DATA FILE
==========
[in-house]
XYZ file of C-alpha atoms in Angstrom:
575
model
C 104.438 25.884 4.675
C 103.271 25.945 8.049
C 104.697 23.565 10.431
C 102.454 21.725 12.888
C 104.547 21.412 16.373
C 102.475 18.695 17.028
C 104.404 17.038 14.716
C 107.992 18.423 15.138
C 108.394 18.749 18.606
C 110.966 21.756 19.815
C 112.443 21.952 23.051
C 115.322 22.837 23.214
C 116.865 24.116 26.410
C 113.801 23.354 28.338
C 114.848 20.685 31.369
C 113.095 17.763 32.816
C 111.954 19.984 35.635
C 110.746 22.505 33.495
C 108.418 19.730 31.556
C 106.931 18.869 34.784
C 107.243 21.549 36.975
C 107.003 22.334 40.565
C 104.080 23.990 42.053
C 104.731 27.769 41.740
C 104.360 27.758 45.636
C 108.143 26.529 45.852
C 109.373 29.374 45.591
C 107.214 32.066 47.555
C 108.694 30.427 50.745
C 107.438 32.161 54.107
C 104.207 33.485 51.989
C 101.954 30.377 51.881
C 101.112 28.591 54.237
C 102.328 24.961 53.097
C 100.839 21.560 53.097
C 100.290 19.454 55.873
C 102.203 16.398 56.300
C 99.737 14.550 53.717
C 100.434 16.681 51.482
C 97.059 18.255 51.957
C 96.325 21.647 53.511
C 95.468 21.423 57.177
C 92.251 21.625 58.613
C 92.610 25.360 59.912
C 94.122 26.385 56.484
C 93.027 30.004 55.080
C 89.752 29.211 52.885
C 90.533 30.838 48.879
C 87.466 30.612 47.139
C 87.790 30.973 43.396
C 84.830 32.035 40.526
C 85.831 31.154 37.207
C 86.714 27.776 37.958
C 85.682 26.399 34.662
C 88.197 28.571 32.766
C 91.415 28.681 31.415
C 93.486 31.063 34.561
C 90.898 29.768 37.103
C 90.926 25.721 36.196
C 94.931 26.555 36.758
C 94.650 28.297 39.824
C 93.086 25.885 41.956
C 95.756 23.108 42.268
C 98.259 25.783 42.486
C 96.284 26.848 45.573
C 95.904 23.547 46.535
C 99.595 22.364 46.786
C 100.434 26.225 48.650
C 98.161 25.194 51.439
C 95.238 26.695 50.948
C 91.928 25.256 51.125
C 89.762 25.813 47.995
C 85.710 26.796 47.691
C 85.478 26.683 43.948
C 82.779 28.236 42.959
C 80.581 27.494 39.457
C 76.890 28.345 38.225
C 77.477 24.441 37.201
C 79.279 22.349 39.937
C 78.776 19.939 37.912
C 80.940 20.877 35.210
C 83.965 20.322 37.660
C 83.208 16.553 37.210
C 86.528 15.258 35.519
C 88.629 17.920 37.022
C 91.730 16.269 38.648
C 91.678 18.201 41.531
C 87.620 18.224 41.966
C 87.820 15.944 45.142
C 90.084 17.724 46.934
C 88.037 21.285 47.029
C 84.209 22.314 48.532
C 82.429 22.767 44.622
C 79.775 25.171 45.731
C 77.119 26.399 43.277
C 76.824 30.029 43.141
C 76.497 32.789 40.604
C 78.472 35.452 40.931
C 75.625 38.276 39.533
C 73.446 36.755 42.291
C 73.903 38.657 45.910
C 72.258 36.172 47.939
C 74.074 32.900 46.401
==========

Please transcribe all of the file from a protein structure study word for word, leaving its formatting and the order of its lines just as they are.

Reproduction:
[in-house]
XYZ file of C-alpha atoms in Angstrom:
575
model
C 104.438 25.884 4.675
C 103.271 25.945 8.049
C 104.697 23.565 10.431
C 102.454 21.725 12.888
C 104.547 21.412 16.373
C 102.475 18.695 17.028
C 104.404 17.038 14.716
C 107.992 18.423 15.138
C 108.394 18.749 18.606
C 110.966 21.756 19.815
C 112.443 21.952 23.051
C 115.322 22.837 23.214
C 116.865 24.116 26.410
C 113.801 23.354 28.338
C 114.848 20.685 31.369
C 113.095 17.763 32.816
C 111.954 19.984 35.635
C 110.746 22.505 33.495
C 108.418 19.730 31.556
C 106.931 18.869 34.784
C 107.243 21.549 36.975
C 107.003 22.334 40.565
C 104.080 23.990 42.053
C 104.731 27.769 41.740
C 104.360 27.758 45.636
C 108.143 26.529 45.852
C 109.373 29.374 45.591
C 107.214 32.066 47.555
C 108.694 30.427 50.745
C 107.438 32.161 54.107
C 104.207 33.485 51.989
C 101.954 30.377 51.881
C 101.112 28.591 54.237
C 102.328 24.961 53.097
C 100.839 21.560 53.097
C 100.290 19.454 55.873
C 102.203 16.398 56.300
C 99.737 14.550 53.717
C 100.434 16.681 51.482
C 97.059 18.255 51.957
C 96.325 21.647 53.511
C 95.468 21.423 57.177
C 92.251 21.625 58.613
C 92.610 25.360 59.912
C 94.122 26.385 56.484
C 93.027 30.004 55.080
C 89.752 29.211 52.885
C 90.533 30.838 48.879
C 87.466 30.612 47.139
C 87.790 30.973 43.396
C 84.830 32.035 40.526
C 85.831 31.154 37.207
C 86.714 27.776 37.958
C 85.682 26.399 34.662
C 88.197 28.571 32.766
C 91.415 28.681 31.415
C 93.486 31.063 34.561
C 90.898 29.768 37.103
C 90.926 25.721 36.196
C 94.931 26.555 36.758
C 94.650 28.297 39.824
C 93.086 25.885 41.956
C 95.756 23.108 42.268
C 98.259 25.783 42.486
C 96.284 26.848 45.573
C 95.904 23.547 46.535
C 99.595 22.364 46.786
C 100.434 26.225 48.650
C 98.161 25.194 51.439
C 95.238 26.695 50.948
C 91.928 25.256 51.125
C 89.762 25.813 47.995
C 85.710 26.796 47.691
C 85.478 26.683 43.948
C 82.779 28.236 42.959
C 80.581 27.494 39.457
C 76.890 28.345 38.225
C 77.477 24.441 37.201
C 79.279 22.349 39.937
C 78.776 19.939 37.912
C 80.940 20.877 35.210
C 83.965 20.322 37.660
C 83.208 16.553 37.210
C 86.528 15.258 35.519
C 88.629 17.920 37.022
C 91.730 16.269 38.648
C 91.678 18.201 41.531
C 87.620 18.224 41.966
C 87.820 15.944 45.142
C 90.084 17.724 46.934
C 88.037 21.285 47.029
C 84.209 22.314 48.532
C 82.429 22.767 44.622
C 79.775 25.171 45.731
C 77.119 26.399 43.277
C 76.824 30.029 43.141
C 76.497 32.789 40.604
C 78.472 35.452 40.931
C 75.625 38.276 39.533
C 73.446 36.755 42.291
C 73.903 38.657 45.910
C 72.258 36.172 47.939
C 74.074 32.900 46.401